"4. Even if PA 1953, No 189 imposes a privilege tax is it invalid as a privilege tax because it is discriminatory in purpose and effect, and is primarily directed at Federally-owned property and designed to subject to State taxation property which is constitutionally immune from such taxation?"
Stated questions 1 and 2 were firmly resolved against Continental's contention in United States v. City of Detroit, 345 Mich 601, and it is unnecessary to repeat what was said of such issues on that occasion. Stated question 4, dealing with alleged invidious discrimination against lessees of tax-exempt property engaged as the statute says in "business conducted for profit," deserves and will receive consideration.
Continental's counsel say, in support of question 4:
"It should also be noted that those subject to the act are obliged to pay a tax which they cannot collect from the owner. No remedy has been provided for that purpose and any remedy, if it had been provided, would be ineffective against the sovereign rights of the United States. On the other hand, lessees of the vast bulk of the real property in this State, if they are taxed at all under CL 1948, § 211.3 (Stat Ann 1950 Rev § 7.3), are given an effective remedy to collect such taxes from the owner of such realty (CL 1948, § 211.53 [Stat Ann 1950 Rev *223 § 7.97]). Thus, those few subject to PA 1953, No 189, who use Federally-owned tax-immune realty, find themselves carrying a burden not imposed upon any other lessee or user of real property in this State. This too constitutes an unlawful discrimination against those engaged in the use of Federally-owned real property."
The contention is without merit. Indeed, when it is searchingly examined in light of the companion records that are before us, we should, in my view, conclude that the legislature by PA 1953, No 189 has wisely effectuated its continuing duty of providing equal burdens and equal privileges for those of corresponding or similar situation. Without Act No 189 a lessee or user for profit of federally-owned tax-immune realty becomes specially privileged and notably favored over his local classmates, and I refer to that class which directly shares the burdens as well as the benefits of local government. As counsel for plaintiffs say:
"When a large and valuable piece of property (Cost, $8,352,768.30) which is tax exempt, is turned over, rent free, to a `private individual, association or corporation' for use `in connection with a business conducted for profit,' it is quite obvious that the one having the use of such property has a valuable privilege. The one having the use of such property enjoys the benefits of police protection, fire protection, roads, schools for the children of his employees and the other benefits of local government."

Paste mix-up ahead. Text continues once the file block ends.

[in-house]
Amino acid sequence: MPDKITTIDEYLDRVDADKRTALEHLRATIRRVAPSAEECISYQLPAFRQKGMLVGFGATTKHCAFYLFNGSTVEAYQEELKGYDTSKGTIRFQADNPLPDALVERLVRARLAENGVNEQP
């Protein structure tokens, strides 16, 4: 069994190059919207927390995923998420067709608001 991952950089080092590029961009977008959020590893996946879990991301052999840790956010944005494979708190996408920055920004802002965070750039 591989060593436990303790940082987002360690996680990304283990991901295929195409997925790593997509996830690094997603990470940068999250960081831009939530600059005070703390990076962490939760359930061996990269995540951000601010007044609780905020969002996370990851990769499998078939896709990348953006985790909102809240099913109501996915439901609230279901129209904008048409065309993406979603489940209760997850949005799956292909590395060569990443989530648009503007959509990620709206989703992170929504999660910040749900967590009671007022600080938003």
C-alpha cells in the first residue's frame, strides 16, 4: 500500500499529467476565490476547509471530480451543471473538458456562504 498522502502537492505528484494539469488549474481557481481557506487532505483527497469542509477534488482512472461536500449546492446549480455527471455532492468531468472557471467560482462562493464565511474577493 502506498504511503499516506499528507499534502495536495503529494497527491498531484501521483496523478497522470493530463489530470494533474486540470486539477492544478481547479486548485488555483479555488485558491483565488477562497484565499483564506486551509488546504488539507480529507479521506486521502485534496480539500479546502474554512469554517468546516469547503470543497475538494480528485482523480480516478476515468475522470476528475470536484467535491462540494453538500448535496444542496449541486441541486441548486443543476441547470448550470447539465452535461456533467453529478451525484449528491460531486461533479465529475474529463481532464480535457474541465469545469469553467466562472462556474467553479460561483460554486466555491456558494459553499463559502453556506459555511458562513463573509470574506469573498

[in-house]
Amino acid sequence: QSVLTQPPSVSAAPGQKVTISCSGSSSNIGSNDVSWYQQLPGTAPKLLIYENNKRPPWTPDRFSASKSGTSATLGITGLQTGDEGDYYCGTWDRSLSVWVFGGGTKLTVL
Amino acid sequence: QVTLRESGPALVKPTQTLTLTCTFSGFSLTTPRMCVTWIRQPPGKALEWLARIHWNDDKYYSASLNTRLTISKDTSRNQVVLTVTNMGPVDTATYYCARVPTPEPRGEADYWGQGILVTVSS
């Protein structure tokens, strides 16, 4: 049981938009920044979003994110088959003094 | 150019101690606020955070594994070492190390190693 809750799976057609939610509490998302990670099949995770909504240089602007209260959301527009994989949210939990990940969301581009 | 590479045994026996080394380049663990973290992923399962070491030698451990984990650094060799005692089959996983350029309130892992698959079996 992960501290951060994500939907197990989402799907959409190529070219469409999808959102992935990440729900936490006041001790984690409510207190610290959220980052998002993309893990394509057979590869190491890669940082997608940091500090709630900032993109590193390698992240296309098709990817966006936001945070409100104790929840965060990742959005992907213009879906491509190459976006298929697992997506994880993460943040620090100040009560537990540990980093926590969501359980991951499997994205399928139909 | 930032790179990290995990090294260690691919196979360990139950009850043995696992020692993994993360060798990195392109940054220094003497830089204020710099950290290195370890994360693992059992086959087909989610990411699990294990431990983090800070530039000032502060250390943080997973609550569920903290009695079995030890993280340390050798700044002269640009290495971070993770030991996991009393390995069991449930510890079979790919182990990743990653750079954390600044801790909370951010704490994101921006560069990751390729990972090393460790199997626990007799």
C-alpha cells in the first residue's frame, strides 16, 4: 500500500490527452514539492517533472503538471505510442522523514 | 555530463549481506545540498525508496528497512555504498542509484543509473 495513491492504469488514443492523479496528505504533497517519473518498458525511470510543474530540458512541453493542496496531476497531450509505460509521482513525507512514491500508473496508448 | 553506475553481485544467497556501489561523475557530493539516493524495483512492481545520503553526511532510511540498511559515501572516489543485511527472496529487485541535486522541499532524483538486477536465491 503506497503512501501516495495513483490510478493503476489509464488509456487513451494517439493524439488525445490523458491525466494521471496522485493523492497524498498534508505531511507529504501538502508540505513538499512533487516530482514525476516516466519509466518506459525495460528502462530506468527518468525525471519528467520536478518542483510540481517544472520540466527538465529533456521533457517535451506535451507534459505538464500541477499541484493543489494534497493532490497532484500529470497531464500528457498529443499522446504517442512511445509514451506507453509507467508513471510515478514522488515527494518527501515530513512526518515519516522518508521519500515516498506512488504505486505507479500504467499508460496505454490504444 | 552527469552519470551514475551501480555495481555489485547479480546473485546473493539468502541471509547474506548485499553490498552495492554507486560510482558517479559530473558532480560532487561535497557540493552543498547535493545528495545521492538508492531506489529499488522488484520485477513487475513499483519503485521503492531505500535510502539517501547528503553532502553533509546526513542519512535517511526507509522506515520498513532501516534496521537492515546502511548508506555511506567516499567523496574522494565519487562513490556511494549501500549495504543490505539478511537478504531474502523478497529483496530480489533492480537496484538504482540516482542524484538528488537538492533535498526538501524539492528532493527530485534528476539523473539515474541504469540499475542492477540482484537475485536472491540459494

Counsel conclude with observation that one enjoying such a privilege should, as a matter of justice, be required to contribute to the support of his or its local units of government. While they do not elaborate further, I think we should record sua sponte some of the facts proving dire and present accuracy of their representations in the field of education a field corporations like Continental eagerly reap when *224 the crops thereof ripen in our engineering schools. June 23, 1952 the plaintiff school district voted to issue bonds in the sum of $385,000 "for the purpose of erecting and furnishing an addition to the existing new school building in said district." The electors simultaneously provided 6 mills in accordance with constitutional practice to support the issue. The bonds could not be sold. The reason is disclosed, this way, in a subsequent (December 30,1952) resolution adopted by the board of education:
"Whereas, no bids were submitted for the purchase of the said bonds because of uncertainty expressed by the prospective purchasers relative to the present and future liability for taxes of the Continental Aviation and Engineering Corporation plant[**] located in the said school district, which plant, consisting of the land and buildings thereon, constituted some 52.79% of the total assessed valuation of the entire school district."